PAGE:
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Dielectric effect on voltage

  1. Jul 24, 2007 #1
    1) When we insert dielectric between plates, plates can "hold" a greater quantity of charge since capacitance is increased.

    But when capacitance increases, does it require that voltage decreases? (From the formula C = Q/V, capacitance and charge could increase while voltage remains constant.)

    But voltage V = PE/Q. If Q increases due to greater capacitance, then voltage would have to decrease. But in a given circuit, if the voltage source remains the same before and after inserting the dielectric, I don't understand how the voltage could change.

    2) Also, why is the "ground," as a generality, considered less resistant than other materials. How are we sure of this? For instance, when using a defibrillator, administrators need to elevate the patient off the ground lest the current "skip" the patients' heart. But why is the ground's resistivity invariably so low compared to human body's, building materials of a house?

    Thanks for helping to clarify.
    Last edited: Jul 24, 2007
  2. jcsd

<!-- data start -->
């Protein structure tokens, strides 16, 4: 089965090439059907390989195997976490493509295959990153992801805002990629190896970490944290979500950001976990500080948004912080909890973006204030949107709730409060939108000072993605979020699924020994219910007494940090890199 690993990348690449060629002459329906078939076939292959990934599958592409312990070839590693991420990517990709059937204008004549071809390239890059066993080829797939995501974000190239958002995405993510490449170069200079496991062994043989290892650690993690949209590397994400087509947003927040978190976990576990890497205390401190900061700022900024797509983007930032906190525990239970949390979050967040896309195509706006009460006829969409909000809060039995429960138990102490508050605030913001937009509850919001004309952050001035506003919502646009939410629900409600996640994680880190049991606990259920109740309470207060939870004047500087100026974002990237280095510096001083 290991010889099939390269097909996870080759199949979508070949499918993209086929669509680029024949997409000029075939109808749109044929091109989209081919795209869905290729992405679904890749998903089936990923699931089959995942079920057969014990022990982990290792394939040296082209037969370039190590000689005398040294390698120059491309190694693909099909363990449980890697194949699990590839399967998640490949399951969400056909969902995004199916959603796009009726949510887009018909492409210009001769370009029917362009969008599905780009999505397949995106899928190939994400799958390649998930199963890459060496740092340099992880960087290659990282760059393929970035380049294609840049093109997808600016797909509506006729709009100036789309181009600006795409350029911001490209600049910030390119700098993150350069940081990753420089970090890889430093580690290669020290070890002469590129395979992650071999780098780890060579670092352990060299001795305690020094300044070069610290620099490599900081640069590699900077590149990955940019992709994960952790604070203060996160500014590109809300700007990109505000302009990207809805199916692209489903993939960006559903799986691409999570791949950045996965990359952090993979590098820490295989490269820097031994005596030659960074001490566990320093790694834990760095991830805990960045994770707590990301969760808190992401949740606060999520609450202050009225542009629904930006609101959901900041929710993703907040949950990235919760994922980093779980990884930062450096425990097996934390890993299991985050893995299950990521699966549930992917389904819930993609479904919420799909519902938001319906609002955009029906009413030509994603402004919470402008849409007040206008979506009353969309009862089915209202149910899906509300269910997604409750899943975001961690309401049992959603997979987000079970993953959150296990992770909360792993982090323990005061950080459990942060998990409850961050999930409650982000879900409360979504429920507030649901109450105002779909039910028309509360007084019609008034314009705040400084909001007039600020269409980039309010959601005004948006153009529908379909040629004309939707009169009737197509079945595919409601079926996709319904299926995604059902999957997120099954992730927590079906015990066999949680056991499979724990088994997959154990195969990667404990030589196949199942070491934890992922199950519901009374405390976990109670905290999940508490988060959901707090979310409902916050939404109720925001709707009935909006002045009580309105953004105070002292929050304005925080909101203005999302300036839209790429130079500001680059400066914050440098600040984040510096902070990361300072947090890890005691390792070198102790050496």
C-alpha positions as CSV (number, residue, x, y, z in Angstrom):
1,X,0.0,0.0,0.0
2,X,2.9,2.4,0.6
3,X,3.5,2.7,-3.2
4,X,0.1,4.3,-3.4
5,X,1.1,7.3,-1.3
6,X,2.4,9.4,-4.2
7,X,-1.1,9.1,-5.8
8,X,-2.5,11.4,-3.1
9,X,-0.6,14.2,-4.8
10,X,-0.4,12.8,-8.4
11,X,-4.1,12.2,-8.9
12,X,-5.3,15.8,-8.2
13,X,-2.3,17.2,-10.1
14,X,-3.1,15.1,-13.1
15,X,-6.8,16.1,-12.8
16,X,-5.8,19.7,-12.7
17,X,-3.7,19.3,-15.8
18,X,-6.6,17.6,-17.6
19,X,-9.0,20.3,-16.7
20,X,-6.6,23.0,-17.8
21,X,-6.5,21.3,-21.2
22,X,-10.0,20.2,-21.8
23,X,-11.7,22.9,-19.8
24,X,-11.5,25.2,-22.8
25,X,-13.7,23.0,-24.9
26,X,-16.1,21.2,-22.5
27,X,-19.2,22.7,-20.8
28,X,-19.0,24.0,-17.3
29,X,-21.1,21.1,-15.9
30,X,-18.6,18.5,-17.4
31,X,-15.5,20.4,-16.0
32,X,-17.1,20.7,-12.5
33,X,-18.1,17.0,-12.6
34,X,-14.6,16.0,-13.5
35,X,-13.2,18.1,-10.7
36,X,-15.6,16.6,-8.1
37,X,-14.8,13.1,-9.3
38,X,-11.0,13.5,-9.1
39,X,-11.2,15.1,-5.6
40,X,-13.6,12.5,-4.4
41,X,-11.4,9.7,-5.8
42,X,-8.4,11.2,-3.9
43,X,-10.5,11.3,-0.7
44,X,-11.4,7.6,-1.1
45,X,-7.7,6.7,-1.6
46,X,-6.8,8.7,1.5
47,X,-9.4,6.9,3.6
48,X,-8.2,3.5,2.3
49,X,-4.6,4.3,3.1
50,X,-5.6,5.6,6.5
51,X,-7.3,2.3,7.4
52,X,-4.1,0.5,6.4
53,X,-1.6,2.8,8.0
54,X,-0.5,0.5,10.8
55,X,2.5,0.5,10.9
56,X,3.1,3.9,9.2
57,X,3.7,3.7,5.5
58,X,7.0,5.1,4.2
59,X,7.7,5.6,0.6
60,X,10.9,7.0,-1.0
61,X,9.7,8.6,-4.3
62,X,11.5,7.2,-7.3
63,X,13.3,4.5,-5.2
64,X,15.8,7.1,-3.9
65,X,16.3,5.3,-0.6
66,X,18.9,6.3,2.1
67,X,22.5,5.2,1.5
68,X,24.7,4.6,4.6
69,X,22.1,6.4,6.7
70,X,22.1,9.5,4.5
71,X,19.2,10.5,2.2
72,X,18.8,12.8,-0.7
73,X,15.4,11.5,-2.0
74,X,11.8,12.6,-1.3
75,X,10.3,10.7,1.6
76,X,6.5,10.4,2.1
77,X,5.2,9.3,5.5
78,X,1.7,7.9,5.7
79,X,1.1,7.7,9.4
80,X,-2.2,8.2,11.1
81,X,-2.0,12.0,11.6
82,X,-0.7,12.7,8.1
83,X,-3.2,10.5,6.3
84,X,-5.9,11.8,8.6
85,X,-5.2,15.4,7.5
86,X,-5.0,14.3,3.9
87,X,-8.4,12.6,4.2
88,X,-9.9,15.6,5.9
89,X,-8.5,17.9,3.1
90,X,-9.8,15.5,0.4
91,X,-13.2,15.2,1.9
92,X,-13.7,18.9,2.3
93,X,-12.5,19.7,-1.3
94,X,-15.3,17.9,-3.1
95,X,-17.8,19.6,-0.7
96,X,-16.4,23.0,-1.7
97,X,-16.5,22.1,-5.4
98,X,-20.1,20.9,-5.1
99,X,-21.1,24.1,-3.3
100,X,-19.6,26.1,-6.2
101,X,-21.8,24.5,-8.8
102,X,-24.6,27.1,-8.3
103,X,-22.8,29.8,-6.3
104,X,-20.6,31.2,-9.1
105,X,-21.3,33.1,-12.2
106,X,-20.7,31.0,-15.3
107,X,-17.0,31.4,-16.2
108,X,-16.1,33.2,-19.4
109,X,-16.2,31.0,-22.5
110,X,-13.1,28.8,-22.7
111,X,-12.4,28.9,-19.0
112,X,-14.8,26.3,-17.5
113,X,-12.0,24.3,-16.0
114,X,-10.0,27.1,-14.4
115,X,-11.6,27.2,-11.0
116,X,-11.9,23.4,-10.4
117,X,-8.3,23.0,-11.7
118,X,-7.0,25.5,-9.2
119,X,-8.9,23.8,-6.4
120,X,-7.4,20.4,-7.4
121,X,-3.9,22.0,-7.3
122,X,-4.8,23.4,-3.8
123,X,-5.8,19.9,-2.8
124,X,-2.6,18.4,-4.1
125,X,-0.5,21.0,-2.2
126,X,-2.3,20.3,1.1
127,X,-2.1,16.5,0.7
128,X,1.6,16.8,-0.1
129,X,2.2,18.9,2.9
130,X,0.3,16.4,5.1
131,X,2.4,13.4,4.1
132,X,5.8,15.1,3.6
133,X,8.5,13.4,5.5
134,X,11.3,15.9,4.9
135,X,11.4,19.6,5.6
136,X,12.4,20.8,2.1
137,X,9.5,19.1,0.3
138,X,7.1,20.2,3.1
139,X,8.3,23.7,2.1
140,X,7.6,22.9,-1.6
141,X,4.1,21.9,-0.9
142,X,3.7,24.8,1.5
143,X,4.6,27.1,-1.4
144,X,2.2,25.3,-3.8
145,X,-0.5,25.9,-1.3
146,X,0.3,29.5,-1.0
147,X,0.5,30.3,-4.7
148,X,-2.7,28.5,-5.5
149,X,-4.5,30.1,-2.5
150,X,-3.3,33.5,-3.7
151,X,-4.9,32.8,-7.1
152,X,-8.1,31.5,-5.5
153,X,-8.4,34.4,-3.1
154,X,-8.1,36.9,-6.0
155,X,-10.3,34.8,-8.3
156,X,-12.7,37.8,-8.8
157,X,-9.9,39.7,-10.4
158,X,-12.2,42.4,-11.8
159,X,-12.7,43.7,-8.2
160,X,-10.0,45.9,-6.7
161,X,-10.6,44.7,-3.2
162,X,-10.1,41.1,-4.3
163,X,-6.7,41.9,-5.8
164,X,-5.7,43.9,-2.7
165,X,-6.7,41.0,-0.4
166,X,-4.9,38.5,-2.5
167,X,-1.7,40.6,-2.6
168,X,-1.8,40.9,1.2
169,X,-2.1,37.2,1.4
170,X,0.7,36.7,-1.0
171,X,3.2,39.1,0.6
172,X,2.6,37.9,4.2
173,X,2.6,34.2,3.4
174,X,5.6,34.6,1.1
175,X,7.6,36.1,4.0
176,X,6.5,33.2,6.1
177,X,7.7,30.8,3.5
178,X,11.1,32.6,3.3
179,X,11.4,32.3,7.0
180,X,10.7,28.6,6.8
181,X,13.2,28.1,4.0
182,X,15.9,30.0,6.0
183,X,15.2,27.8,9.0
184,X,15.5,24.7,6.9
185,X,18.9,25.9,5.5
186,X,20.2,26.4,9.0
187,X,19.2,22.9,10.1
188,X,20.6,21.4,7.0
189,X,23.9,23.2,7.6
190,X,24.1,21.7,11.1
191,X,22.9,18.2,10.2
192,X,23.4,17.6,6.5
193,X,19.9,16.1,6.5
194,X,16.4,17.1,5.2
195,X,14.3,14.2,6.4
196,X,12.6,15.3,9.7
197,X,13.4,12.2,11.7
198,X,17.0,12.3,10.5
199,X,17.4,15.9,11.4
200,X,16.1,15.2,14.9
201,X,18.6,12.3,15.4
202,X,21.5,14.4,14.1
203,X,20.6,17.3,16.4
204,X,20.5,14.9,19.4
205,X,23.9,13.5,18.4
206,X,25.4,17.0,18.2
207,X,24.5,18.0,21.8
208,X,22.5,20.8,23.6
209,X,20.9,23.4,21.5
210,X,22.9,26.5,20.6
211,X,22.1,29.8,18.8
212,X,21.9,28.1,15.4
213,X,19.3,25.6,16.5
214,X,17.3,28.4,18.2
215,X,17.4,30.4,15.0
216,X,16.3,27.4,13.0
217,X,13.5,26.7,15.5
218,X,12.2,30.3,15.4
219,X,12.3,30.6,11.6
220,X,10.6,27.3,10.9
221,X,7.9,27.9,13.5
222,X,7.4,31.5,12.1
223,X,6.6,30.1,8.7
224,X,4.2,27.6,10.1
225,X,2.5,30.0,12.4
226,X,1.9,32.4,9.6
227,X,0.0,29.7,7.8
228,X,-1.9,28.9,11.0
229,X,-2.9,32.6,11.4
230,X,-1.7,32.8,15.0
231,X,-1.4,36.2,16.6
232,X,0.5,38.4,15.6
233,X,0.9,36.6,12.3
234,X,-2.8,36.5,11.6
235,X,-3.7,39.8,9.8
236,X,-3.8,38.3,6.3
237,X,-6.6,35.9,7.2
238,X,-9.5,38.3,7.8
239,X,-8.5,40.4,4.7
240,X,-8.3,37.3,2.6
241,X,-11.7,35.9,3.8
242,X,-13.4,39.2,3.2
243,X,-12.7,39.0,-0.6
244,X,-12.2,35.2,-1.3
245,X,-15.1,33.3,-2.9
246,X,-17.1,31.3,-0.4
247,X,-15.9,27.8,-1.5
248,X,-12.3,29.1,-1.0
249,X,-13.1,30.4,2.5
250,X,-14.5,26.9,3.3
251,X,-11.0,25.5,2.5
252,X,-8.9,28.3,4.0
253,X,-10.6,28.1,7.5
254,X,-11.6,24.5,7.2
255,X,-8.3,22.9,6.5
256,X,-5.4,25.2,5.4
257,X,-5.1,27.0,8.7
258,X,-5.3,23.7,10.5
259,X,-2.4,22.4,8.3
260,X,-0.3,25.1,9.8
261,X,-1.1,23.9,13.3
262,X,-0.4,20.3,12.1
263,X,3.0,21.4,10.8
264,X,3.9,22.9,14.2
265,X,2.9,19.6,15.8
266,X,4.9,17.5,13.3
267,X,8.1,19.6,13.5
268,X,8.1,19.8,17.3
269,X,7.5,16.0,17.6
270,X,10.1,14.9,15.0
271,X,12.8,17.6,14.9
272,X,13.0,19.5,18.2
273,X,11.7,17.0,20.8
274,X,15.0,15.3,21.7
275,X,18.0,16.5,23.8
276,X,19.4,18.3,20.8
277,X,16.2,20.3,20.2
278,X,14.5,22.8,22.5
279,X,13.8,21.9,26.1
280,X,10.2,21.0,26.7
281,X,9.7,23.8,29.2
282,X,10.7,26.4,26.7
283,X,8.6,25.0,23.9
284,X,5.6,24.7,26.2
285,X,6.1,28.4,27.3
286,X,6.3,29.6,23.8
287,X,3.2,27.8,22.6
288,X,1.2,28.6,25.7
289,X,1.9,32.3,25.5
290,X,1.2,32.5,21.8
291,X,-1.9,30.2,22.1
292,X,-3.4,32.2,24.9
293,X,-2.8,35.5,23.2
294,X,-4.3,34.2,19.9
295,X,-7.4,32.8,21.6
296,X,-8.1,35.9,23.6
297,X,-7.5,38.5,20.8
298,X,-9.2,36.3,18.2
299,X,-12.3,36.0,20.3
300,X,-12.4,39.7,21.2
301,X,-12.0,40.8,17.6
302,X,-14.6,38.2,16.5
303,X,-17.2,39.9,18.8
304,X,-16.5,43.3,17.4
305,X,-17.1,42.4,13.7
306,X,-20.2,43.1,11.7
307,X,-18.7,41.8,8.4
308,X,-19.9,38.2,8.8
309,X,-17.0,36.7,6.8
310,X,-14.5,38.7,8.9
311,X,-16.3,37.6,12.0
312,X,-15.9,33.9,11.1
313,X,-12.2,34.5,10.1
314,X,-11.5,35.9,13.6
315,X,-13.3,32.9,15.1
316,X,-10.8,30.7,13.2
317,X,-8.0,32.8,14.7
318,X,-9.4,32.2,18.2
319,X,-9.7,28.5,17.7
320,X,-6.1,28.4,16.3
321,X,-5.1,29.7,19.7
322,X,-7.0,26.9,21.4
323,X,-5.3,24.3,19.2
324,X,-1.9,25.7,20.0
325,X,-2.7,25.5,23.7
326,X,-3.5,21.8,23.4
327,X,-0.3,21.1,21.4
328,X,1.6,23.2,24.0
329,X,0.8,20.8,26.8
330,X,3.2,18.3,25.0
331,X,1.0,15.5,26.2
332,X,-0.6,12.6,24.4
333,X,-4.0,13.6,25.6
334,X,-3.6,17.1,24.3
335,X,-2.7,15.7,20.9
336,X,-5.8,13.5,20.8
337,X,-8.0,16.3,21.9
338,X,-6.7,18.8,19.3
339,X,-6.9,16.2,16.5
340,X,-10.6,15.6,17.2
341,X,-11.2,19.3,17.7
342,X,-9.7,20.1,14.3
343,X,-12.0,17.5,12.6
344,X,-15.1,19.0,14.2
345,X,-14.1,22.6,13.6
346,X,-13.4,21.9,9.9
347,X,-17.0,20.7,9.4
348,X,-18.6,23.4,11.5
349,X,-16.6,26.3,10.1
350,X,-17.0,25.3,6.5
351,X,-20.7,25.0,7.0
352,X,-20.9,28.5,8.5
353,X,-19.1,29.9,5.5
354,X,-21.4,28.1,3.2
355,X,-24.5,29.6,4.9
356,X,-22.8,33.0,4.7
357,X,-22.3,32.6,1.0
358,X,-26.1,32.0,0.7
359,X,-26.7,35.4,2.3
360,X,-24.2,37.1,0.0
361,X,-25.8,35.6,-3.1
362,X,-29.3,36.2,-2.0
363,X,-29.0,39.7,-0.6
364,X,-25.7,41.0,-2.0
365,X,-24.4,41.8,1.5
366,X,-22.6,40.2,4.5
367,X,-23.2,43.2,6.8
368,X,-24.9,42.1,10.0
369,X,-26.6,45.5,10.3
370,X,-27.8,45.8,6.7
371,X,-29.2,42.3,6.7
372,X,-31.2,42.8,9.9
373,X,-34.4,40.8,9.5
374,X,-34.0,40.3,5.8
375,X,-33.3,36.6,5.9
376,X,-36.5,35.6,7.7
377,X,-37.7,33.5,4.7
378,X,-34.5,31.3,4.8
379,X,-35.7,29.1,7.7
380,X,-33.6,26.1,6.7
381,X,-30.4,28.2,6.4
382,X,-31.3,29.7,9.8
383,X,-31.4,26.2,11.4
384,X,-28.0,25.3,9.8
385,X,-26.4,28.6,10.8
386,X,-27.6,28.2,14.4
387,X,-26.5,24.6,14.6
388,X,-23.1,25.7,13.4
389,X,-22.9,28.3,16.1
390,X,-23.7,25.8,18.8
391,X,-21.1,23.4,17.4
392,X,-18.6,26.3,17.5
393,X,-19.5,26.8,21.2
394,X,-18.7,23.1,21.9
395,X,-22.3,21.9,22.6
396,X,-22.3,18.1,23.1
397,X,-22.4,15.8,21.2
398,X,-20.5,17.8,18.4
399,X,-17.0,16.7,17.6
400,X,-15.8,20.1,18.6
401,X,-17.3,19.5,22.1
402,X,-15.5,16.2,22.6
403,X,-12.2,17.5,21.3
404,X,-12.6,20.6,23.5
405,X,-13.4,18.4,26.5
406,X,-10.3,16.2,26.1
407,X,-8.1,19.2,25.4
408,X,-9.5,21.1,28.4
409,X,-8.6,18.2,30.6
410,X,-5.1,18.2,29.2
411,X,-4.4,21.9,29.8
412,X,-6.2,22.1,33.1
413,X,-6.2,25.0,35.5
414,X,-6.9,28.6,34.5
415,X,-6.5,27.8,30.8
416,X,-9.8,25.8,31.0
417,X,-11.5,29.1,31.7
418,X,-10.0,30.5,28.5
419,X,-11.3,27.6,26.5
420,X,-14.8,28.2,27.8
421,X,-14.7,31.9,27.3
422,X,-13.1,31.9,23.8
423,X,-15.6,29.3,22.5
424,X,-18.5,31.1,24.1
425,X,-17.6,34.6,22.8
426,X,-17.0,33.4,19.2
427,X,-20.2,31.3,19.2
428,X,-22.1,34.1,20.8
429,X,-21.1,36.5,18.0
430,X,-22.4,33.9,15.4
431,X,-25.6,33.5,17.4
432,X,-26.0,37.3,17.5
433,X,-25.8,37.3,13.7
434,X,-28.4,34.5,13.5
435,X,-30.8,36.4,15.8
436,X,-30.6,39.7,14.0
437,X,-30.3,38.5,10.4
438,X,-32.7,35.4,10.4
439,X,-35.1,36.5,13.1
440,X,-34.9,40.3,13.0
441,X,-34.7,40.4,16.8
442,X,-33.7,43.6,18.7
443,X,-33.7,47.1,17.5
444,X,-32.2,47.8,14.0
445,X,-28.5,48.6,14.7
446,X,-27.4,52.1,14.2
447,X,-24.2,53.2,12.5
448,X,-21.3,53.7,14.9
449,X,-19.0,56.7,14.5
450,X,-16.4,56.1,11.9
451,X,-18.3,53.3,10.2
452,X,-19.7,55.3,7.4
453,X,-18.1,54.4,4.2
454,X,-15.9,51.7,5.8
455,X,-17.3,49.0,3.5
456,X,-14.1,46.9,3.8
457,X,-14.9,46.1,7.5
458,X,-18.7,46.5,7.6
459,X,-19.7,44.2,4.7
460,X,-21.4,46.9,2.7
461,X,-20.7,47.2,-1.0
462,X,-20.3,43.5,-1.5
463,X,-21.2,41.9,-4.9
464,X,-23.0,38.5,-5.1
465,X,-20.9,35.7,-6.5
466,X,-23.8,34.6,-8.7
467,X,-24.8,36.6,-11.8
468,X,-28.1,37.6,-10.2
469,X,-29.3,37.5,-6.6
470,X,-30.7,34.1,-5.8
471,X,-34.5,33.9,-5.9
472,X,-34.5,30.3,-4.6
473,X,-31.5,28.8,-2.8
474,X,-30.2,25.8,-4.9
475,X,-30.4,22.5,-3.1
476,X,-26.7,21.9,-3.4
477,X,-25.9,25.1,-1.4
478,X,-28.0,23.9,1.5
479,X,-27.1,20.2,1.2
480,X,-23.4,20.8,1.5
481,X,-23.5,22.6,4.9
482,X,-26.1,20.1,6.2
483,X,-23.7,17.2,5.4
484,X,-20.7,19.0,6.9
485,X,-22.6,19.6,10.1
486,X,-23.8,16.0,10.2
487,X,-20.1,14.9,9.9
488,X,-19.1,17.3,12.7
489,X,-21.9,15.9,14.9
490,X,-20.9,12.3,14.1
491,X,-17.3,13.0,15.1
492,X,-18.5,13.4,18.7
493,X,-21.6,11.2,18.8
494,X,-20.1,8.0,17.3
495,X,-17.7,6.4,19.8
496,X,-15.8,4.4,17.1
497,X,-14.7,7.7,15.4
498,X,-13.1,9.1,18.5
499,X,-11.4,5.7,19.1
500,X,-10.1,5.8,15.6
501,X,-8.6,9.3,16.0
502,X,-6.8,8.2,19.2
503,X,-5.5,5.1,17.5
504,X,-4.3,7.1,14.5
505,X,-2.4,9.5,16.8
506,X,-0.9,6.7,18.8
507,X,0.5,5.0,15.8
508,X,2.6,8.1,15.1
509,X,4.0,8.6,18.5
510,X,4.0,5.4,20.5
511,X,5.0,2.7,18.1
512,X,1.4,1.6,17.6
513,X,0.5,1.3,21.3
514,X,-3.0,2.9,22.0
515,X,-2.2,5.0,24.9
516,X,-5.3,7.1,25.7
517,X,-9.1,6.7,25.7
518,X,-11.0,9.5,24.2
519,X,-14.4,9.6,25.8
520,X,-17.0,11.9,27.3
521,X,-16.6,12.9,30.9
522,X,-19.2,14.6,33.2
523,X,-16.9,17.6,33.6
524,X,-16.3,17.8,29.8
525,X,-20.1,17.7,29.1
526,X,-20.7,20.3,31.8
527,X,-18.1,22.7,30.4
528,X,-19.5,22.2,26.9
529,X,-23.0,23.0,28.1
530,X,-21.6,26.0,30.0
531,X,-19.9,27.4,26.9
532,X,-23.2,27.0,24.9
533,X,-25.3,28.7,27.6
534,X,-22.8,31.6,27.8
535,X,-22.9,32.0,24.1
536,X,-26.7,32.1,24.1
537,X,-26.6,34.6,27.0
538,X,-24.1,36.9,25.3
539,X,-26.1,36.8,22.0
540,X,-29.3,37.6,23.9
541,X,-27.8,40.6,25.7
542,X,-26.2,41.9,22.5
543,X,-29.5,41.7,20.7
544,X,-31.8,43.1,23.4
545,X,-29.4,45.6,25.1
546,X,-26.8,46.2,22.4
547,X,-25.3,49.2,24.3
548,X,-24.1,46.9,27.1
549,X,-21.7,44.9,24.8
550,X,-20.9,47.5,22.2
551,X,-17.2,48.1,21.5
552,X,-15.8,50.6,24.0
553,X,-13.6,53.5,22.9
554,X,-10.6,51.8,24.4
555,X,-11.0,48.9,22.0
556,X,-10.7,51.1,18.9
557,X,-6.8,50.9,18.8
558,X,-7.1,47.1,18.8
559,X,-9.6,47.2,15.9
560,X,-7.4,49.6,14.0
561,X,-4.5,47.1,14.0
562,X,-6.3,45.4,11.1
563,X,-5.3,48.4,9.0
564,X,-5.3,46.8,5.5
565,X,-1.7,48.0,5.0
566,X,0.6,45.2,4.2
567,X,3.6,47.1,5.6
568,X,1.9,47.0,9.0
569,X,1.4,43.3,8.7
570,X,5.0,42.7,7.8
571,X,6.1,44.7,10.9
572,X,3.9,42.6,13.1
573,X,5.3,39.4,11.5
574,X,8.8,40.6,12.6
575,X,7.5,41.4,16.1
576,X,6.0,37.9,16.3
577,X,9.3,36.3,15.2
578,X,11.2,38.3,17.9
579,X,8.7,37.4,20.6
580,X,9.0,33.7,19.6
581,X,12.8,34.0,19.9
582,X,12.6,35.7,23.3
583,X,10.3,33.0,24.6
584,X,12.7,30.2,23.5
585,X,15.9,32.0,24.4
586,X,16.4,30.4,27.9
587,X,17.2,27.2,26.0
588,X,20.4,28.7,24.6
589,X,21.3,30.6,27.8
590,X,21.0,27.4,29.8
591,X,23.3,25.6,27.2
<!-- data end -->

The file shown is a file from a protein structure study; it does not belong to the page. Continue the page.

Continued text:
3. Jul 25, 2007 #2


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    1, Correct, adding a dielectric allows you to either a, store the same charge with lower voltage or b, store a greater charge with the same voltage. Snce in proactice the voltage is usually a fixed part of the design a dielectric allows you to store more charge in a smaller space.
    If the capacitor is no longer connected to the supply when you insert the dielectric then as the charge cannot change ( charge is conserved) the voltage will drop. If it is still connected to the supply then more charge will flow into the capacitor.

    2, The ground is a good conductor because it's cross sectional area is rather large.
  4. Feb 3, 2010 #3
    1. What is the relationship between dielectric and
    a. Energy
    b. Voltage
    as in how the prescence of a dielectric affects the Energy and voltage?? (increases, decreases etc) and please explain

    2. Why is it that when a parallel plate capacitor is charged and then a dielectric slab is introduced btween it. Voltage, Capacitance and Energy change but charge remains unchanged?
  5. Feb 3, 2010 #4


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    All of this is associated with the phenomenon of polarization in a dielectric. An applied electric field across a dielectric induces dipole moments in the dielectric's molecules. That is, charge separation occurs because the Lorentz force on positive and negative charges act in opposite directions. These dipole moments also create their own secondary fields. The effects of these dipole moments and their associated fields are the cause for the changes in voltage, capacitance, energy and total fields. You can find more about these by looking in any undergraduate electrodynamics text like Griffiths.
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